While the House Judiciary Committee Task Force on Impeachment is preparing to start hearings June 3 on retired U.S. District Judge Samuel B. Kent’s impeachment, Kent won’t be there, says his lawyer Dick DeGuerin. Not only that, Kent intends to turn in his resignation to President Barack Obama today, DeGuerin says, but the resignation isn’t effective until a year from now.

“You know, they can make a spectacle of this if they want to, but we’re not going to participate,” says DeGuerin, a partner in Houston’s DeGuerin & Dickson.

“Judge Kent will be giving notice to the president [in a letter] as soon as it’s sent today that he’s resigning his position as a district judge effective June 1, 2010,” DeGuerin says. [See a copy of Kent's letter.]

There’s a reason Kent is making his resignation effective one year from now, DeGuerin says.

“I figure that it will take at least that long for Congress and the Senate to go through all of the motions for impeachment. And he would be entitled to continue the health benefits that he has during that time. They can either have their spectacle or accept his resignation as tendered and go on to more important business that Congress has,” DeGuerin says.

In February Kent pleaded guilty to an obstruction of justice charge, in exchange for the government dropping five sexual abuse charges, and was sentenced in May to 33 months in prison. He is set to report to federal prison on June 15.

One of the reasons the House is moving quickly to impeach Kent is because he is still receiving his $174,000-a-year judicial salary, two Republican staff counsel for the House Judiciary Committee told Texas Lawyer last week. The only way to stop his salary is through impeachment or through Kent’s voluntary resignation, they said. [See "House Task Force to Hold Hearing on Kent Impeachment," Texas Lawyer, June 1, 2009, page 1.]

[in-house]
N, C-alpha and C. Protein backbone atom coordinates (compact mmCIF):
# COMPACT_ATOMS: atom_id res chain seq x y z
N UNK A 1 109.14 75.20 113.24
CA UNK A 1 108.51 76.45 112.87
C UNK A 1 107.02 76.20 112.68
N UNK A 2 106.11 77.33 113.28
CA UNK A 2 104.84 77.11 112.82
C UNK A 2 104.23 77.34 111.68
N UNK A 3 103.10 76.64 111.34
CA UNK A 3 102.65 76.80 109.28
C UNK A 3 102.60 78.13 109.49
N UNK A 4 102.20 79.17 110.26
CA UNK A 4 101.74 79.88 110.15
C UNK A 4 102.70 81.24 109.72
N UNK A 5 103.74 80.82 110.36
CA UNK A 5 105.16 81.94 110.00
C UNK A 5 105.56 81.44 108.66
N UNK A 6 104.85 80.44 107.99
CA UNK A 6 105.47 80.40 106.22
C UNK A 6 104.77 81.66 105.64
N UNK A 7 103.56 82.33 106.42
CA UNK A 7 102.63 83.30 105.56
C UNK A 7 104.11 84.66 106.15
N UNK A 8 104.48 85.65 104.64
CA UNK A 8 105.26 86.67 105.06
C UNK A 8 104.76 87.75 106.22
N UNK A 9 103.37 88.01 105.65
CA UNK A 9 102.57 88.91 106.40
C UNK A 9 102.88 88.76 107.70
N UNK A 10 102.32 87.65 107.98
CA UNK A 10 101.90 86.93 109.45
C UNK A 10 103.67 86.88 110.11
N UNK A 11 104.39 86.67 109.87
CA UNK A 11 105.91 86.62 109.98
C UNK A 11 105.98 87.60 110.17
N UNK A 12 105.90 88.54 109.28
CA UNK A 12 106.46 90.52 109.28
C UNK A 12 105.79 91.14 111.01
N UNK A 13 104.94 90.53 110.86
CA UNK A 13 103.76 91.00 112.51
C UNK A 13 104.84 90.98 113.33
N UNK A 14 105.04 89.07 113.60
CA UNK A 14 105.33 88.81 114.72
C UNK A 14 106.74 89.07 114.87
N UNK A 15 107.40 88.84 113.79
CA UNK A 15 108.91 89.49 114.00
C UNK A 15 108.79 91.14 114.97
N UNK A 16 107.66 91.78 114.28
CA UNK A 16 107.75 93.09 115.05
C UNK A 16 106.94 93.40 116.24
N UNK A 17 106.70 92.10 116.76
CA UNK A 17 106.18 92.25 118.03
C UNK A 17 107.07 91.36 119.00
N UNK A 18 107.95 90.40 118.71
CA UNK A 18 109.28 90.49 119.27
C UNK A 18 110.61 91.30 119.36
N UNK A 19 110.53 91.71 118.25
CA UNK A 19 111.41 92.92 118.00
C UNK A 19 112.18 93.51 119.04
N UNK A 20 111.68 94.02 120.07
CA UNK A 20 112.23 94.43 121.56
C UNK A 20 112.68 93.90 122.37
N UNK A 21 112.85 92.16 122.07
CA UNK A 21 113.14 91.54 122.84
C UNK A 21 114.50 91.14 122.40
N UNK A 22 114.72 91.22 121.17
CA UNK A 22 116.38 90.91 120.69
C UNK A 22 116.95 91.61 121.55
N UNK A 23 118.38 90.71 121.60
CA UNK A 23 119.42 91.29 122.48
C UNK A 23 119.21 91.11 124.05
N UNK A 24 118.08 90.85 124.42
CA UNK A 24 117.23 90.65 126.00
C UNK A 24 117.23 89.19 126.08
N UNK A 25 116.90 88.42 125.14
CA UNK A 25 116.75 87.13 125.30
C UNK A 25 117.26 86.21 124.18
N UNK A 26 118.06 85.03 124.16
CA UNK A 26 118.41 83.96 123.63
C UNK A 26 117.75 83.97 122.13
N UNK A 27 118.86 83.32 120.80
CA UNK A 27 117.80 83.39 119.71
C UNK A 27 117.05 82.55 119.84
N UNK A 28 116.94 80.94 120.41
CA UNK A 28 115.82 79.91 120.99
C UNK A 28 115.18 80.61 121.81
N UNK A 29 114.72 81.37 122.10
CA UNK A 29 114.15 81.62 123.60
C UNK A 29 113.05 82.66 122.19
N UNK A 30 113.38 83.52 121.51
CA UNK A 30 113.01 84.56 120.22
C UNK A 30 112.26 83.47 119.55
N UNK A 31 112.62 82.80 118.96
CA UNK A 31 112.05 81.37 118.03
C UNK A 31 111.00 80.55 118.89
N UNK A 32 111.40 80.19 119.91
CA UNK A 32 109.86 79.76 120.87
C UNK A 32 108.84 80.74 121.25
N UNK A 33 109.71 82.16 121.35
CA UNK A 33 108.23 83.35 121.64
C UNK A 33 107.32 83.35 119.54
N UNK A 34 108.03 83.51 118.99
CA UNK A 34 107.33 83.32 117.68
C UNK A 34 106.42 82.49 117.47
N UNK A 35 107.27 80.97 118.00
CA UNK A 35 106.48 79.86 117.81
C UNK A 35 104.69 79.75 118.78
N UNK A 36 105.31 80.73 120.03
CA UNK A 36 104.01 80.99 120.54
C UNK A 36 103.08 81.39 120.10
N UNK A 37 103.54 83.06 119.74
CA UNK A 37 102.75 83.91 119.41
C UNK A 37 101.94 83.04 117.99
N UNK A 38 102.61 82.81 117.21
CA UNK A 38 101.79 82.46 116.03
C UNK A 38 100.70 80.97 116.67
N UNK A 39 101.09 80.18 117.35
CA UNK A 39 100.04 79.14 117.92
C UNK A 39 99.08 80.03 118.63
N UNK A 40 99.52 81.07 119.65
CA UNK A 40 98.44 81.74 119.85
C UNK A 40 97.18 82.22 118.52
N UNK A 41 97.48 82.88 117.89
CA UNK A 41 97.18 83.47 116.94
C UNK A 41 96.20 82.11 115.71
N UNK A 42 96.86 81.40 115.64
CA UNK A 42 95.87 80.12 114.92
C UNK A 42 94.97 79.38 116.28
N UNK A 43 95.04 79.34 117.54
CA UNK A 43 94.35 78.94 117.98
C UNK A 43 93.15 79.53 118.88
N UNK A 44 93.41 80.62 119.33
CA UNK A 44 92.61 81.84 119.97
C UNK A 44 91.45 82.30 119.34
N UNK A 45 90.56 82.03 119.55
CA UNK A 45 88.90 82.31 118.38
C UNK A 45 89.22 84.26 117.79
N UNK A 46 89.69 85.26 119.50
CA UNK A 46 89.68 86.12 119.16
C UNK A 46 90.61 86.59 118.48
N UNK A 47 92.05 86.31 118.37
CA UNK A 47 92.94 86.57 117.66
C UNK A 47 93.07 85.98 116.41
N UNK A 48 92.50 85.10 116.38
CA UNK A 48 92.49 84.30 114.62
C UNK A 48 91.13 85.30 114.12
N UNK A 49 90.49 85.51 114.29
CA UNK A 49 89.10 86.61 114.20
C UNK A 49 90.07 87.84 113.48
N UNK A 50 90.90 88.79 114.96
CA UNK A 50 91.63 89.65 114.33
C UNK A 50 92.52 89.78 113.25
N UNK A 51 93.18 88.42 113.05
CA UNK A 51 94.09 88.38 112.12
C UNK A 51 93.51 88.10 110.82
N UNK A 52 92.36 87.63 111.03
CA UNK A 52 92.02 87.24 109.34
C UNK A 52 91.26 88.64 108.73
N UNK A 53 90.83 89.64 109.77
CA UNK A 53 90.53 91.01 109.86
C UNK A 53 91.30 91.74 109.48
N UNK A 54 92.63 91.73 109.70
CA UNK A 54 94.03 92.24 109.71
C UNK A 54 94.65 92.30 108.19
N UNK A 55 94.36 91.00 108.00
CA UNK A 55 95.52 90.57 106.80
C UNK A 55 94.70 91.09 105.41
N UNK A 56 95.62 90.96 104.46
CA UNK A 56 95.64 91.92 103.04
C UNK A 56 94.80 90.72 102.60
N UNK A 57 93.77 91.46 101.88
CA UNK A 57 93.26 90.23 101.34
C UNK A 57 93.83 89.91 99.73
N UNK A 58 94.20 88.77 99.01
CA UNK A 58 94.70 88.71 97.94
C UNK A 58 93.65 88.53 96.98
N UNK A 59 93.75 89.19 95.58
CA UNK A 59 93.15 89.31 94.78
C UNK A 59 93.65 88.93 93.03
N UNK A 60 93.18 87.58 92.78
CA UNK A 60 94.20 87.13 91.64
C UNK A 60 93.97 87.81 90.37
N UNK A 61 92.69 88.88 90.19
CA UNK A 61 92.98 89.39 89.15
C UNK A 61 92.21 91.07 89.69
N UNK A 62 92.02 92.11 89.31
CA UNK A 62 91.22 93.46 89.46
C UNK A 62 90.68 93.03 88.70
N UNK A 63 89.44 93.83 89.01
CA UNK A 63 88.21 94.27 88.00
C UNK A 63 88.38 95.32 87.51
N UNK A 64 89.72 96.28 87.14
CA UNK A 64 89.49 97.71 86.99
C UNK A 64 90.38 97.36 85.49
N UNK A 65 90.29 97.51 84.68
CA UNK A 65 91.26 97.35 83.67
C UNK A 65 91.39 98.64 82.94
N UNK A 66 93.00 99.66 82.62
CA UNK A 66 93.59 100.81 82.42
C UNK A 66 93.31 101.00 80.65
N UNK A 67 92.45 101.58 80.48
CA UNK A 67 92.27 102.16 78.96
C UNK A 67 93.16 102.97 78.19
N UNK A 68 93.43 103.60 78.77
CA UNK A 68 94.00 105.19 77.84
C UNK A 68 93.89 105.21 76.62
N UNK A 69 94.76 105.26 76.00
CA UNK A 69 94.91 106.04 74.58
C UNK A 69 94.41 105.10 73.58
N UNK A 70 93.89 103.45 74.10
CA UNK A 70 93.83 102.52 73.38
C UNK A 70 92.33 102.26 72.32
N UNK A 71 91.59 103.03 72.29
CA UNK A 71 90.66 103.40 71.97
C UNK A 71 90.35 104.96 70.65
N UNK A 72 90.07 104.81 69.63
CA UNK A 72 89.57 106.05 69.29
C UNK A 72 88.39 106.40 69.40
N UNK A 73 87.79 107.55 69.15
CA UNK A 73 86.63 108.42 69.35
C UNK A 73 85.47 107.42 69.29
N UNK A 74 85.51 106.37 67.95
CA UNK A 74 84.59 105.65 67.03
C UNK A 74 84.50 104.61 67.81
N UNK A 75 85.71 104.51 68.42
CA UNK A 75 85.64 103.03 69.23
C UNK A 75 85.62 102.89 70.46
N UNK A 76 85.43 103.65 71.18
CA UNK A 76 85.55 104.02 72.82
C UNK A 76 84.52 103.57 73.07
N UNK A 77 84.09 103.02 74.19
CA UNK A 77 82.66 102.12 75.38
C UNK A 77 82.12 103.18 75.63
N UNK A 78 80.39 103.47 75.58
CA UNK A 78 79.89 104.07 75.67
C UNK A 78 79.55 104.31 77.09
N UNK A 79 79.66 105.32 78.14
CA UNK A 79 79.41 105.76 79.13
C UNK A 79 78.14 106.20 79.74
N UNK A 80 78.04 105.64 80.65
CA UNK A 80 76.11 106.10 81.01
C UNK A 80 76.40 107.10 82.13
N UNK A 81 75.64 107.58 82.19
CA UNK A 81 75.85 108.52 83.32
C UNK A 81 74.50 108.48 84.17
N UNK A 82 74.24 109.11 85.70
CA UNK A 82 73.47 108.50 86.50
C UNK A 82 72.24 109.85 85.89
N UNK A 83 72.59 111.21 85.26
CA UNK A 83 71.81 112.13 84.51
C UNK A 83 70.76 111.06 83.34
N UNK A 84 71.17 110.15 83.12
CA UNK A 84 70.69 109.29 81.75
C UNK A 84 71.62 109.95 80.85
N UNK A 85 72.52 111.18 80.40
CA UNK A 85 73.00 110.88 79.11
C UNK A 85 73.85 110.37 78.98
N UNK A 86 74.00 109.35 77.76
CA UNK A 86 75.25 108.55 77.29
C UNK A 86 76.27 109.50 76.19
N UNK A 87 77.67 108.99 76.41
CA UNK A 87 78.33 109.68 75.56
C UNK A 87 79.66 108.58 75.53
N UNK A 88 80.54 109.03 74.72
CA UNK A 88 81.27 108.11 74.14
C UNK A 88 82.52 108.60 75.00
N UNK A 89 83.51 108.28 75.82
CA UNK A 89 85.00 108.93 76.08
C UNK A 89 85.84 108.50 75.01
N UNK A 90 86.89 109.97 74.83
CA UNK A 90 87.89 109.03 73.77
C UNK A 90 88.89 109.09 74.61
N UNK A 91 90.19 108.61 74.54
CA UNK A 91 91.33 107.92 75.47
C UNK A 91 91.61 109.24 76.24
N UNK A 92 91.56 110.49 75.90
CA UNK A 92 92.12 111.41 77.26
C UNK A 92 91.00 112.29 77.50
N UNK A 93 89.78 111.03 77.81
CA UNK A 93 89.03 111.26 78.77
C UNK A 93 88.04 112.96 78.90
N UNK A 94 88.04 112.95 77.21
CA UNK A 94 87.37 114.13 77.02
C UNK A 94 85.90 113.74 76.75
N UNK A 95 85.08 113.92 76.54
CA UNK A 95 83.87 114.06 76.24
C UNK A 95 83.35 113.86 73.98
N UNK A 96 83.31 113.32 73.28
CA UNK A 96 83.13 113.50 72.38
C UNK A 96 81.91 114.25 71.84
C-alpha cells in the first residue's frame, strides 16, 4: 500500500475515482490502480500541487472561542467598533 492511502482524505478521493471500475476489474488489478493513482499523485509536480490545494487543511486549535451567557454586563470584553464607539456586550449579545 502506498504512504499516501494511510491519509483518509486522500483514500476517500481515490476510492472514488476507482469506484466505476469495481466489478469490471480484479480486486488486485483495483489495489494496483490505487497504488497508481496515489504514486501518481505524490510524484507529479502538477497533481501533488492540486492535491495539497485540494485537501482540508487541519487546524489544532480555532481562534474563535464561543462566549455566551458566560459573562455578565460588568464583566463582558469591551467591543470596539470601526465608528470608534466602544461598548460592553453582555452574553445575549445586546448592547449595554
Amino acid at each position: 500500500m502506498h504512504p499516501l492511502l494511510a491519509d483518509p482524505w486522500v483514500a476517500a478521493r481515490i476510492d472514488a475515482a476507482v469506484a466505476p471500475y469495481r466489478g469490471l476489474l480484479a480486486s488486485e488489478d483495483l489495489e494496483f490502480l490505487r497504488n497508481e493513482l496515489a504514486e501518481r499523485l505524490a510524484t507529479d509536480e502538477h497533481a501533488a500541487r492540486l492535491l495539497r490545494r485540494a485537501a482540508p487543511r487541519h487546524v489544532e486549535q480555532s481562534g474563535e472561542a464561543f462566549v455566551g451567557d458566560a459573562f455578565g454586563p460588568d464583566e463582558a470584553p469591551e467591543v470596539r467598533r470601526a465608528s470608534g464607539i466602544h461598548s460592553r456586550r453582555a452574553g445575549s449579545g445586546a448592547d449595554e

DeGuerin say Kent decided to resign “to try to save the embarrassment that these useless hearings would have. That’s embarrassing for the judicial system as well as everybody involved.”

An official with the House Judiciary Committee who requests anonymity says the June 3 hearing will go on as scheduled and the impeachment process will be swift.

House Judiciary Committee Ranking Member Lamar Smith, R-San Antonio, says “Judge Kent’s own actions continue to prove that he is unworthy of public service. By choosing to resign effective a year from now, Judge Kent is attempting to secure a year’s salary, paid for by the American taxpayers, while he sits in a prison cell as a convicted felon. This is an outrageous abuse of authority and defies the very principles of justice Judge Kent swore to uphold. Ensuring that a corrupt judge does not receive another penny of taxpayer dollars is one of the most important jobs for this Congress and a priority for the Judiciary Committee.”

Arthur Hellman, a professor at the University of Pittsburgh School of Law who is an expert on judicial discipline and is scheduled to testify at tomorrow’s hearing, says Kent’s delayed resignation puts Congress in an unusual position.

Hellman says that it usually takes months to push an impeachment of a federal judge through both houses of Congress. The articles of impeachment start in the House and the Senate holds an impeachment trial.

“The House could act very, very quickly,” Hellman says. “But in the Senate, it’s hard to get anything done. But this might spur them to act more quickly than they otherwise would.”